What's going on? Where in the old days, companies would retrain employees as their businesses changed, now they're letting people go when their skills don't match business needs. As Peter Cappelli, director of the Center for Human Resources at the University of Pennsylvania's Wharton School, told The Wall Street Journal, "They've discovered that you can restructure even faster by laying off and hiring."
And though the Labor Department reports 539,000 jobs were eliminated in April, about 4.4 million workers were hired in February (those most recent month for which those figures are available).
I'm not saying it's not a tough job market right now. It is. I'm pointing out you shouldn't write off your job prospects with a company just because it's laying people off. For instance:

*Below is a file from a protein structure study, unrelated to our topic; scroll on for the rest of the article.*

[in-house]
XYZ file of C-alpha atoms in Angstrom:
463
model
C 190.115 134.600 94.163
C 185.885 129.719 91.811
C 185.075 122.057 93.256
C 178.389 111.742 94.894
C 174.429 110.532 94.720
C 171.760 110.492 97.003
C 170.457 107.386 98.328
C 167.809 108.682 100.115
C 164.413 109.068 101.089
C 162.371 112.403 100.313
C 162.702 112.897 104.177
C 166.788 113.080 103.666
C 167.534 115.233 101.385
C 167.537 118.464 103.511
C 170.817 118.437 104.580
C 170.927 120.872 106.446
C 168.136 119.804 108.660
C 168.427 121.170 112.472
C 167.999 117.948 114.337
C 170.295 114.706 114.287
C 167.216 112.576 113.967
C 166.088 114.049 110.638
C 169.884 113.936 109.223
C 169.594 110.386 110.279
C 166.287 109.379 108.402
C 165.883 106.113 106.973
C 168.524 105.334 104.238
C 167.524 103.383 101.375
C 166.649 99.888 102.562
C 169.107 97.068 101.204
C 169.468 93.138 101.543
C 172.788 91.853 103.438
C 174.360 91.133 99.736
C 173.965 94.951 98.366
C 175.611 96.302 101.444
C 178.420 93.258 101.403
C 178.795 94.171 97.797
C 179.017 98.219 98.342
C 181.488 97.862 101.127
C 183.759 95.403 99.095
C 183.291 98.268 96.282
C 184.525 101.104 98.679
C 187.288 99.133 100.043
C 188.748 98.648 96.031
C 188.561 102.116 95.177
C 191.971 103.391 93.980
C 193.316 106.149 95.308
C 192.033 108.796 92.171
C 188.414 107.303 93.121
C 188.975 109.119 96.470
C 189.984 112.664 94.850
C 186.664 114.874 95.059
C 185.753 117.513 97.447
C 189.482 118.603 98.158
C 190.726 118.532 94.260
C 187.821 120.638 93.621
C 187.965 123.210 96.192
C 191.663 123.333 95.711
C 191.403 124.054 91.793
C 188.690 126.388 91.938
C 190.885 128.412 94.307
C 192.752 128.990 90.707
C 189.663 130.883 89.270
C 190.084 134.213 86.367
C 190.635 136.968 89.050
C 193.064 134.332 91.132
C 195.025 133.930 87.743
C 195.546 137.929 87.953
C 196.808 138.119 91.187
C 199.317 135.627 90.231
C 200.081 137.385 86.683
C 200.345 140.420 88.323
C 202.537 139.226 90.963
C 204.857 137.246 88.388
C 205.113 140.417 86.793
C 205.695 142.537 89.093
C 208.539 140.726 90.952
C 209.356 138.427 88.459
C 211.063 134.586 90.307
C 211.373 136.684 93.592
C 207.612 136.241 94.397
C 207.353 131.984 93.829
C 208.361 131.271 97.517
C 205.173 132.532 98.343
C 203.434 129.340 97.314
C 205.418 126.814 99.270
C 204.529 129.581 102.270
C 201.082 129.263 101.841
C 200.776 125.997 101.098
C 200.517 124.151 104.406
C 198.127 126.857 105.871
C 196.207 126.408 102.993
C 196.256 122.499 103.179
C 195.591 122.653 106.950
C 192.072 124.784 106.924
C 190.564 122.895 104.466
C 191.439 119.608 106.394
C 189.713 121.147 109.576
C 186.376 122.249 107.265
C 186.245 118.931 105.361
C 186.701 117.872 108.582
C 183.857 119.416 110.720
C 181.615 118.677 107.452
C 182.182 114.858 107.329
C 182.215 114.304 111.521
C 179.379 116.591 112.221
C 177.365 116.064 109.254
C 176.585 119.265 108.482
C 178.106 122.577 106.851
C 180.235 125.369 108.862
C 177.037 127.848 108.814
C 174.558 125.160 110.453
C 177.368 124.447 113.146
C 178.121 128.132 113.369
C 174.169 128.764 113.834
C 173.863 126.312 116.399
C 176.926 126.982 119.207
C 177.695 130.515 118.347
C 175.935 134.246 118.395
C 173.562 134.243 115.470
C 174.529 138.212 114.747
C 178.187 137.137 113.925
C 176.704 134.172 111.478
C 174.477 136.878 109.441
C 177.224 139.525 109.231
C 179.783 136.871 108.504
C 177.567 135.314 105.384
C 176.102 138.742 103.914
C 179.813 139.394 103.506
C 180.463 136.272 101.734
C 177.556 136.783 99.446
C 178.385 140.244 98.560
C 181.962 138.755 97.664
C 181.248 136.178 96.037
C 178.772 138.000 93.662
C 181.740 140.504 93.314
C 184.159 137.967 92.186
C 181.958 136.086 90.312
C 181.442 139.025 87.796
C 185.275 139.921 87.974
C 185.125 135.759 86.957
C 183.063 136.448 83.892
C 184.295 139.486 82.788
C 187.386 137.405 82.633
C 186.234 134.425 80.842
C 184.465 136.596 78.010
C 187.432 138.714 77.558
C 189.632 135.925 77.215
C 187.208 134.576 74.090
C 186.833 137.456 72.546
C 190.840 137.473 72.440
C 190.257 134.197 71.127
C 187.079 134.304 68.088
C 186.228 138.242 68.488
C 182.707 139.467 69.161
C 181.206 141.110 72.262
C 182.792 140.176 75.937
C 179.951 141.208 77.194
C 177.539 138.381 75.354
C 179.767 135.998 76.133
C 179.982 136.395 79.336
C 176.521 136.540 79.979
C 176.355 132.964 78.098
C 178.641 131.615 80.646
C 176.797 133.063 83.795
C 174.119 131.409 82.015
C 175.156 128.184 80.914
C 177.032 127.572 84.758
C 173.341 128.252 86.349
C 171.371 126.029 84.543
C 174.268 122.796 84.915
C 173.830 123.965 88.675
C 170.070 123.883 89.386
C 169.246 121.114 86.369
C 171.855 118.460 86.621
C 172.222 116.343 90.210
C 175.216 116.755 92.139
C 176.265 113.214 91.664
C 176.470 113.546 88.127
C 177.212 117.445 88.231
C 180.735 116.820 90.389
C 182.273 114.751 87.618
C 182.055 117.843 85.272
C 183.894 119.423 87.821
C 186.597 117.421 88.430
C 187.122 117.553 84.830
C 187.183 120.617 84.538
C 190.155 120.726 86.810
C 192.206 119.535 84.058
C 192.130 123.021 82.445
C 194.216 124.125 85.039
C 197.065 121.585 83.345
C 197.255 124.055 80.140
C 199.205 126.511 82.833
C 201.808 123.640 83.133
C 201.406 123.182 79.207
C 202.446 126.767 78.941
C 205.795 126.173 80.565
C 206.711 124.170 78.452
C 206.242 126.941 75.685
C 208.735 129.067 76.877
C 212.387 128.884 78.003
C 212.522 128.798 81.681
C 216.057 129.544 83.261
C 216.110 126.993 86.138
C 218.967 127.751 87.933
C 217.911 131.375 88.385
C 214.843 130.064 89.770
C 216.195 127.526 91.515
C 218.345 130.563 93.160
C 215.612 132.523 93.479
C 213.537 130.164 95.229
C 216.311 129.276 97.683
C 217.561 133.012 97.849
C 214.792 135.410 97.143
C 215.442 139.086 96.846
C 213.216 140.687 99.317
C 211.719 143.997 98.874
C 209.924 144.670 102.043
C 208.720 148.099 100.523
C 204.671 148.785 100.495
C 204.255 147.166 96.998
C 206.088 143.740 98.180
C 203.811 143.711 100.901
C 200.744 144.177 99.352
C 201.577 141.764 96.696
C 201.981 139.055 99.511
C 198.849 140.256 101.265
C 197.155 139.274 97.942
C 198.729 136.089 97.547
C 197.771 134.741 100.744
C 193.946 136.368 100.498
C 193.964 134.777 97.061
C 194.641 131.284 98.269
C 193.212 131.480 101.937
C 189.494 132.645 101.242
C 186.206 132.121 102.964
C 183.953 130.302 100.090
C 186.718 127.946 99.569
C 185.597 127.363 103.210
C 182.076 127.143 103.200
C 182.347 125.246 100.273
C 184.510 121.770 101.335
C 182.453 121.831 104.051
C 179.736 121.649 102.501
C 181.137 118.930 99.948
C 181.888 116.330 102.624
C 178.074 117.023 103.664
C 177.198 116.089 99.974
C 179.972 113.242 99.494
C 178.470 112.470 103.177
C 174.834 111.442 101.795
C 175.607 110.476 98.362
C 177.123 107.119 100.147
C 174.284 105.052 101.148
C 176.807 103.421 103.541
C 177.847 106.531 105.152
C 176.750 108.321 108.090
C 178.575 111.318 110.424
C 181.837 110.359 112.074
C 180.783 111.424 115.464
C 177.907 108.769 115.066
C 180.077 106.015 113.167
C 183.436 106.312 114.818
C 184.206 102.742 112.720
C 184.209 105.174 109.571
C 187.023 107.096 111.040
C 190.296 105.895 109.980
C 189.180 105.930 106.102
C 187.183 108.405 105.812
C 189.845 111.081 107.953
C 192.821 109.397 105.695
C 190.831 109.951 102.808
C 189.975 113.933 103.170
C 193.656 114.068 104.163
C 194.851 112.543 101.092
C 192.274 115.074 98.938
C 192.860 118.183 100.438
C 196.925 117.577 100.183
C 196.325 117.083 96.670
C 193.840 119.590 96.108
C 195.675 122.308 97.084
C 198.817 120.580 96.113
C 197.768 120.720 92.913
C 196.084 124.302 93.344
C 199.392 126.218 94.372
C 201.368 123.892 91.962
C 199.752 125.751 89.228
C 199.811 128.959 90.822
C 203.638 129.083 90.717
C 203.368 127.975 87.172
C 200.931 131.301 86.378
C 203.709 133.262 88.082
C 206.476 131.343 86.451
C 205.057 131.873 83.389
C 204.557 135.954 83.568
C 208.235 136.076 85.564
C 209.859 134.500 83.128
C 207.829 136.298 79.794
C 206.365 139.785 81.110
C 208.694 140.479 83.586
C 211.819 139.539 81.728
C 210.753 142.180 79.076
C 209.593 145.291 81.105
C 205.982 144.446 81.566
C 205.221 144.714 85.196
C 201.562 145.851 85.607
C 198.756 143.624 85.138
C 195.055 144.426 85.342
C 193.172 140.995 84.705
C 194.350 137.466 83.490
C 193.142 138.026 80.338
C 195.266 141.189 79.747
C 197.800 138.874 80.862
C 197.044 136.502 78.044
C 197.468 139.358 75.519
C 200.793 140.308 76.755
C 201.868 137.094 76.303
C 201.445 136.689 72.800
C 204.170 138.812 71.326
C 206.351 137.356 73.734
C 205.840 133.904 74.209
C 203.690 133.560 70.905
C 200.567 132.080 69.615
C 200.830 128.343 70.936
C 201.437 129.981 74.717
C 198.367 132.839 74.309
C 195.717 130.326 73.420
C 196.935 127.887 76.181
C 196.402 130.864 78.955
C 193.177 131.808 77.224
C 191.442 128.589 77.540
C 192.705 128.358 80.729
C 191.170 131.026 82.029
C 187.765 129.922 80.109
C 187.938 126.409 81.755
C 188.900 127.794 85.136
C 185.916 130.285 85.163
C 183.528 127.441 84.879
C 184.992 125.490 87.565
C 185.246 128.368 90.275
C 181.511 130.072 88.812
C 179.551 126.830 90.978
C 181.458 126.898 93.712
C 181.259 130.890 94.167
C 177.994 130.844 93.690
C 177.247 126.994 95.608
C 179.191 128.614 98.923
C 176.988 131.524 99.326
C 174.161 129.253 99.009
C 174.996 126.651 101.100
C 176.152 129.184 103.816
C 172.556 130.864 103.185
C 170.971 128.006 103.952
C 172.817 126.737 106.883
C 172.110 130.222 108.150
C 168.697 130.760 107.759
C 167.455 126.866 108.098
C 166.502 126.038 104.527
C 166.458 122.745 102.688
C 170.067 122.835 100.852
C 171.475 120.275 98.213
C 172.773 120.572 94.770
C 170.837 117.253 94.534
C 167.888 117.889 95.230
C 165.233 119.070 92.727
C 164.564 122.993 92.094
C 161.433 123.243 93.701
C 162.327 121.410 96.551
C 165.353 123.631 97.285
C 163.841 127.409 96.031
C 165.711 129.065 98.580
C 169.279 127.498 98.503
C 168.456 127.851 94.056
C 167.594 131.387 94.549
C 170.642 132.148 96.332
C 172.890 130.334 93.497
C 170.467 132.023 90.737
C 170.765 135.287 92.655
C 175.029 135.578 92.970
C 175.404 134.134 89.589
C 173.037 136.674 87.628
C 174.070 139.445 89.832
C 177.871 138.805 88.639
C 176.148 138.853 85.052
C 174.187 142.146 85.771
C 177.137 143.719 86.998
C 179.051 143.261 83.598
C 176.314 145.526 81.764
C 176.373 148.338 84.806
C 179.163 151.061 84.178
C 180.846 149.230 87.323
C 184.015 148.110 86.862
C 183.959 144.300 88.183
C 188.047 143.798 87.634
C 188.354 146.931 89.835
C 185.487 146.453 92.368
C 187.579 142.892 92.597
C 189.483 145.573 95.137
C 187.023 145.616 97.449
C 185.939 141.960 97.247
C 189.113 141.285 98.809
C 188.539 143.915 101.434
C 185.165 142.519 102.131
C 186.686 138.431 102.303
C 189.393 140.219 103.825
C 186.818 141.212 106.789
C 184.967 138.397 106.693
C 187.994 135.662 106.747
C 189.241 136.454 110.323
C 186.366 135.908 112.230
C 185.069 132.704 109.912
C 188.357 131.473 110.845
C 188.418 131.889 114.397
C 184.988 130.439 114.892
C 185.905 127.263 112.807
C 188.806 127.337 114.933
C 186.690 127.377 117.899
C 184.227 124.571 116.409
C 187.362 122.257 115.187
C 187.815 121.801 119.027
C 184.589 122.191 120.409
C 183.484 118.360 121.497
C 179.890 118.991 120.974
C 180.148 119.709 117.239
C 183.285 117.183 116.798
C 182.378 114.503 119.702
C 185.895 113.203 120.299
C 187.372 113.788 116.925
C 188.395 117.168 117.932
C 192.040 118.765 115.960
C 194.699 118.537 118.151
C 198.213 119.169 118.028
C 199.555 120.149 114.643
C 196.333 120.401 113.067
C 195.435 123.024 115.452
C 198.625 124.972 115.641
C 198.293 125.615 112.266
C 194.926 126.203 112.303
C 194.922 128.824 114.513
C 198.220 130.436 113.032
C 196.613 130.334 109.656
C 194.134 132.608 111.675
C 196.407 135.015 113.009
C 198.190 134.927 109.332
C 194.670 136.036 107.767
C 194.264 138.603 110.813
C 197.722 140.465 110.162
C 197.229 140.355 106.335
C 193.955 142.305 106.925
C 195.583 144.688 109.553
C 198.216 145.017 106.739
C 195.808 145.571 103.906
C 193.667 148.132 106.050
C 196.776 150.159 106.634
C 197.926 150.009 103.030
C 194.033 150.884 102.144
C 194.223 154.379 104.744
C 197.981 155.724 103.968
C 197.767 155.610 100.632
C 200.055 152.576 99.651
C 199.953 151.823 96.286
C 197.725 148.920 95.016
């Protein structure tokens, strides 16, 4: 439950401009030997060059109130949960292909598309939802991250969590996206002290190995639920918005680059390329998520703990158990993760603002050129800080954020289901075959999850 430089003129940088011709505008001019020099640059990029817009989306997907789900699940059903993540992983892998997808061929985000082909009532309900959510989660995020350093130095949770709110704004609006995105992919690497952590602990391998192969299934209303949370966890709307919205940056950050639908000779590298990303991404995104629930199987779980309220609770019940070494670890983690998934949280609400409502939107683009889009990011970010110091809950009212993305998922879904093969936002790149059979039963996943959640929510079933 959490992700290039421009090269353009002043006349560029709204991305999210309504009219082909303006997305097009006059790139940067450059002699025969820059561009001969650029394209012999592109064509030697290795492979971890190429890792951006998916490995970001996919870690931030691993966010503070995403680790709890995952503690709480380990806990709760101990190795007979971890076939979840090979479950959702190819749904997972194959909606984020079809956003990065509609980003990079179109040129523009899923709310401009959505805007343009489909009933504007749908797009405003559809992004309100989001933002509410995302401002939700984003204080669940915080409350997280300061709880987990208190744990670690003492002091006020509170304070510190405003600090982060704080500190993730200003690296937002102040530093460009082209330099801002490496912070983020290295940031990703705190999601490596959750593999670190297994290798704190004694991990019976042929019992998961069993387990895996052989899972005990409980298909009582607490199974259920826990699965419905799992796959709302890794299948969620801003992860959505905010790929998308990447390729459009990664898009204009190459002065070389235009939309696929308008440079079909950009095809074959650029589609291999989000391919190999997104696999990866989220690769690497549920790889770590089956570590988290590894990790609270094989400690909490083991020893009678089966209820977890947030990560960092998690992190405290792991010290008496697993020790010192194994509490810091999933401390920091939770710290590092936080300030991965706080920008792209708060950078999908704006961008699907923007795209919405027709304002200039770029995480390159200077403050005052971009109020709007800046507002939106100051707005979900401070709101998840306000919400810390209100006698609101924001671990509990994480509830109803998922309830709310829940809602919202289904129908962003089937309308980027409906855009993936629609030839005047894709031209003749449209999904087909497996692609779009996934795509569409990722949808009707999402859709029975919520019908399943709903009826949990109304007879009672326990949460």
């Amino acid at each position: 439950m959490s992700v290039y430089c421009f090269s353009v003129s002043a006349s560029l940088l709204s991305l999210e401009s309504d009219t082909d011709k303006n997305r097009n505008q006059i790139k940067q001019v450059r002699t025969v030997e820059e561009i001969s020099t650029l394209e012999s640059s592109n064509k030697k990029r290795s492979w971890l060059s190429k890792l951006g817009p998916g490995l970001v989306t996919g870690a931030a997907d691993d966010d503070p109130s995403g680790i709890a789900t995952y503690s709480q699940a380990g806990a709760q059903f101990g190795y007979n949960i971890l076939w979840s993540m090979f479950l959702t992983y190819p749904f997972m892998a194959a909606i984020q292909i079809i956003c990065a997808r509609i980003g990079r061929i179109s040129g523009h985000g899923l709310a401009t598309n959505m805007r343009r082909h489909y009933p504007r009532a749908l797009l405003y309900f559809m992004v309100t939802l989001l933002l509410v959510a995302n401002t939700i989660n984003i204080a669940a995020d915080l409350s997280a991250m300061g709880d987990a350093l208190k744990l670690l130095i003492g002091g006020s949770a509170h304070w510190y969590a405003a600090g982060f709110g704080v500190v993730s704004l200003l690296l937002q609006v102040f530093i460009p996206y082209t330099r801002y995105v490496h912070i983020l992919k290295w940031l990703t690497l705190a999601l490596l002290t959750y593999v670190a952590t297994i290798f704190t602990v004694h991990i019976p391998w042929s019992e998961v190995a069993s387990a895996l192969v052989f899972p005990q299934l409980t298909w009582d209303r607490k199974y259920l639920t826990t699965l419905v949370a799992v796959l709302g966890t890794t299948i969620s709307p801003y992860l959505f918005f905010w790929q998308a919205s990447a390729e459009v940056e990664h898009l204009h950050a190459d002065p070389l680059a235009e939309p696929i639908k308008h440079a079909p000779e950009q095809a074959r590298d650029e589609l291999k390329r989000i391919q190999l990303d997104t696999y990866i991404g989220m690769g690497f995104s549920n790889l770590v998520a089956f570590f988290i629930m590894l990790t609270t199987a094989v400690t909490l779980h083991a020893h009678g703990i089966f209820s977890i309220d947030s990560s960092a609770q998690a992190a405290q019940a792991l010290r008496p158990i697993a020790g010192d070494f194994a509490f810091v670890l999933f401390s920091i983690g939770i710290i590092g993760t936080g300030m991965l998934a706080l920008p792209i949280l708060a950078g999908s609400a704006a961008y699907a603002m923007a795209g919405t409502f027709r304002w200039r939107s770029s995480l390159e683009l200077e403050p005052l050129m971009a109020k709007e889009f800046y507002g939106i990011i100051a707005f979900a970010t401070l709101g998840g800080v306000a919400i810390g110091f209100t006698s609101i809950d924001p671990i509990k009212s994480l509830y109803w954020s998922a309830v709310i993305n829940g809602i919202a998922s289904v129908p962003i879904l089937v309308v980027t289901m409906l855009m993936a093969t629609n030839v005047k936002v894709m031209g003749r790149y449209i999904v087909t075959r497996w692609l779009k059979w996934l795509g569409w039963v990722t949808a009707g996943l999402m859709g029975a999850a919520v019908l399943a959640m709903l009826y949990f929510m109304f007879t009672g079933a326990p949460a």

- Boeing is looking for more than 1,500 mechanical, electrical, software and other engineers.
- Microsoft will add 2,000 - 3,000 positions in online search, cloud computing and other area
- AT&T is bringing on 3,000 people in its wireless, Internet and television businesses
- IBM will hire 4,000 employees over three years for its consulting division, and 1,300 more to manage customer IT systems.
It's just another reason why you need to thoroughly research the areas you're interested in, as part of your job search. If you rely on headlines alone, you may miss opportunities.
-- Mark Feffer